Best backup practices and recovering lost data.
Backup and Recovery
Bobby's homework assignments have gone missing from Google Docs. It's a school account using Canvas. Leo says to talk to the IT guy at your school. He did that and the school said to "call Google." But Google doesn't have that kind of support. What would be more helpful is to contact the developer of Canvas.
Jan is trying to fire up an old HP laptop and it's asking for a Windows login password. She doesn't know it. It's Windows 8. Leo says that there are some cracks that can hack your Windows 8 login. But you need to be careful that you aren't making the problem worse with malware. If you don't need the data, the easiest would be to wipe your laptop and reinstall Windows. Then, if you have a backup, you can just restore it.
Tom isn't thrilled with the new iMacs, and Leo recommended he pick up a MacMini and get a dock and monitor for it. So he did, and now he wants to move his data from his old mac to his Mac Mini. But the Thunderbolt drives are too expensive. Can he use USB 3 drives? Leo says absolutely. You can also clone the drive and make it bootable. Leo recommends Carbon Copy Cloner, since Super Duper doesn't offer a bootable option now, due to security features in the most recent macOS Big Sur. You can also still use an older version of Super Duper.
David had to buy a new computer. He put dropbox on it, but now it's "barking" at him to buy more space. So he deleted some files, but dropbox also deleted them from his computer! What? Leo says that Dropbox really isn't a backup solution. It's a file syncing solution. That's why you only get 2GB for free. The reason why they delete it from the computer is that DropBox works through Sync, so it can match the files you have on dropbox and the computer.
This Tuesday, Google Photos will end its unlimited storage feature, in favor of just 15GB per user account. After which, users will be charged $2 a month for 100 GB. But users can upload as many photos as they want until Tuesday and it won't count against that cap. So now is the time to take your day off and backup all those images to your Google Photos account before it's too late. Other options ... Amazon Prime Members get free unlimited storage. Shutterfly also offers unlimited storage.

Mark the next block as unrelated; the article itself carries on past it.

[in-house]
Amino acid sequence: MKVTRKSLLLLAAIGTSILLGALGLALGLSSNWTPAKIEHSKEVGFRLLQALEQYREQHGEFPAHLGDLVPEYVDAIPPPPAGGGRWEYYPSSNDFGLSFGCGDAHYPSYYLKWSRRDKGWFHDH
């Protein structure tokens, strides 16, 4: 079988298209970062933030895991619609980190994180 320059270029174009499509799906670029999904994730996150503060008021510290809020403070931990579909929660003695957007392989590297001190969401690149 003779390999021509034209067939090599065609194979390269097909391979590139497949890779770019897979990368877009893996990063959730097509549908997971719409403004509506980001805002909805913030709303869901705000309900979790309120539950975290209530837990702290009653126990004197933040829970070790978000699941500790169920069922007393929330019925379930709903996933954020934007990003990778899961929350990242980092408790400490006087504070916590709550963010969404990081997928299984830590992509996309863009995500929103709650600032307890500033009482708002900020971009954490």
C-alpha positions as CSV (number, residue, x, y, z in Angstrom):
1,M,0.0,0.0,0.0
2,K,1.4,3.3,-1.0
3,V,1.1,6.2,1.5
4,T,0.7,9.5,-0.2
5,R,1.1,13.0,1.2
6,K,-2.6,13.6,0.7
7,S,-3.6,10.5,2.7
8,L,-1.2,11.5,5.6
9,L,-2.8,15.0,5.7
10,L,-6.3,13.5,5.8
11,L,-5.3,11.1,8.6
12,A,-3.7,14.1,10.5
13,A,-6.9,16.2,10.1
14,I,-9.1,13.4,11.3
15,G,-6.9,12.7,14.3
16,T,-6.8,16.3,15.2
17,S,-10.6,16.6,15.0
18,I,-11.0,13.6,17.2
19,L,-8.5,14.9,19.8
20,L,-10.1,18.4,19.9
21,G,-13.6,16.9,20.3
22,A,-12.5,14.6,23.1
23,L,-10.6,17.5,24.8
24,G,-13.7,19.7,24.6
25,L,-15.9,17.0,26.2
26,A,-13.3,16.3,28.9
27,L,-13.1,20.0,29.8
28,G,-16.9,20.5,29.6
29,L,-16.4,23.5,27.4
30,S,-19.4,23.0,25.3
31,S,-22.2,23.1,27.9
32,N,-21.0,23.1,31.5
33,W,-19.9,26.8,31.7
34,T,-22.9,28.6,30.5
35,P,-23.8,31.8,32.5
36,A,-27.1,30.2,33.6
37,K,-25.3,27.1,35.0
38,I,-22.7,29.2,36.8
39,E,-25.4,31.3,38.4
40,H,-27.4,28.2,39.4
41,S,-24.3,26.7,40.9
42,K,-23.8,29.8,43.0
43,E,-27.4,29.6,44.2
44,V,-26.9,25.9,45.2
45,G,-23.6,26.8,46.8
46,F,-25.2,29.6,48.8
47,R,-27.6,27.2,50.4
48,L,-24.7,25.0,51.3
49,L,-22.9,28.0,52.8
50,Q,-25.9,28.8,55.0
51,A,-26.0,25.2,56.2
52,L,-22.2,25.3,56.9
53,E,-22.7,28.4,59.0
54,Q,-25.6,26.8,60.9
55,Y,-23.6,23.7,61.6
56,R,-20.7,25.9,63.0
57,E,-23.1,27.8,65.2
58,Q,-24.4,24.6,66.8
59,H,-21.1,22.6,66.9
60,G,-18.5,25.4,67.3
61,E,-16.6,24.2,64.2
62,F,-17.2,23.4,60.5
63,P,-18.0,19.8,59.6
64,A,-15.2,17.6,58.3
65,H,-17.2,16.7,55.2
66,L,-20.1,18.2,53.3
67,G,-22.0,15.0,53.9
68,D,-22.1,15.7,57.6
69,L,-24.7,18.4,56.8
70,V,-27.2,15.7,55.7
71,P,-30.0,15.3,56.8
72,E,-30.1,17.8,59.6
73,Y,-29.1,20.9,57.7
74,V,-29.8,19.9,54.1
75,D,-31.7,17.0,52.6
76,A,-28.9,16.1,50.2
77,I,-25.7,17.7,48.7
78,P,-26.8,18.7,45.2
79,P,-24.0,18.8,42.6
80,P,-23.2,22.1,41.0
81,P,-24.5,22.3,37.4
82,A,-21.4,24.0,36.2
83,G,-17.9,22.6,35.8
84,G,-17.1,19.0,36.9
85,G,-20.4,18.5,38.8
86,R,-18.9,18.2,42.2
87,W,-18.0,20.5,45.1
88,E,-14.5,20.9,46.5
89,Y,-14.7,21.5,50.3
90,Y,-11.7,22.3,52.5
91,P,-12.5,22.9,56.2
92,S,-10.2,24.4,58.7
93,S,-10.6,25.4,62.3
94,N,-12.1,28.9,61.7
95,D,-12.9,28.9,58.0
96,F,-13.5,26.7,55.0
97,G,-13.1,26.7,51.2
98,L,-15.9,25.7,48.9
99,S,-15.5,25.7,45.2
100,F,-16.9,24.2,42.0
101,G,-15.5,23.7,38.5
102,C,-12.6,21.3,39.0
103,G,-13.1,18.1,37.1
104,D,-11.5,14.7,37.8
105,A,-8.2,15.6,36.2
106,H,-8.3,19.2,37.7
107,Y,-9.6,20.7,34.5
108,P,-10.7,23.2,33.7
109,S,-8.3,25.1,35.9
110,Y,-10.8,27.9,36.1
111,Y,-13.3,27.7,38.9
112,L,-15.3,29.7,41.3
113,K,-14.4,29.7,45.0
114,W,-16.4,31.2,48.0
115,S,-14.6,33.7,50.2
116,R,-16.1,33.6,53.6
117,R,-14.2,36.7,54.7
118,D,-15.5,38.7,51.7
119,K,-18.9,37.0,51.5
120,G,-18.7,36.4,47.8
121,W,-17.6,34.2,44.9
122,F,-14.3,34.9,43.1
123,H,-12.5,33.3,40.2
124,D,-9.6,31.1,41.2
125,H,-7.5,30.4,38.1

Paul is trying to create a version of his hard drive image that can run in VirtualBox. The image uses VHD and he's having issues with VirtualBox reading it. It does do it with Windows 7. But he gets a "no bootable medium" message. Leo says that there are more standard formats other than VHD. Most virtual platforms look for ISOs with a native format of VDI. He also wants to be sure that the BIOS is using the UEFI format.
From Sophie in the chatroom - there is an “enable UEFI boot” in VirtualBox. That could maybe be the solution.
Kirk is an AOL user with Microsoft Outlook, and he wants to know how he can back up his email. His email PST file is 13.9GB! AOL recently eliminated all of his 2020 emails and he wants to make sure he has a copy, just in case. Kirk is also concerned that his email doesn't appear on his iPad. Leo says it's a good time to get out of AOL and try another service. Leo recommends Gmail.
Roger just got a new Synology NAS and wants to know if he can put his old Synology hard drives into it. Leo says it may not be able to due to the age of the older NAS. There is a good app that comes with your Synology called Hyper Backup that will automatically sync two Synology's so that you have the same data on both. So instead of getting rid of it, use it as a backup to the backup, or at least migrate from one to another.
Jimmy misses Google Picasa. He loved that photo app. What's a good alternative that doesn't require a monthly fee? Leo says that Picasa was the sweet spot from the low-end freebie and the high-end app like Photoshop or Lightroom. Google bought it and then killed it after promising to move features over to Google photos, which they never really did. It's a pity too.
Jeri has made the shift to writing and is doing a memoir about her life as a pilot. But she's concerned about backing up her data. Leo says it's wise to be concerned. Having a local backup is a good start, but bad things can happen when you least expect it. So Jeri will want to have an off-site backup as well. Leo says having three copies, in two different formats, with one off-site is the way to go. That's called a 3-2-1 backup strategy, and it's based on DPBestFlow by Peter Krogh.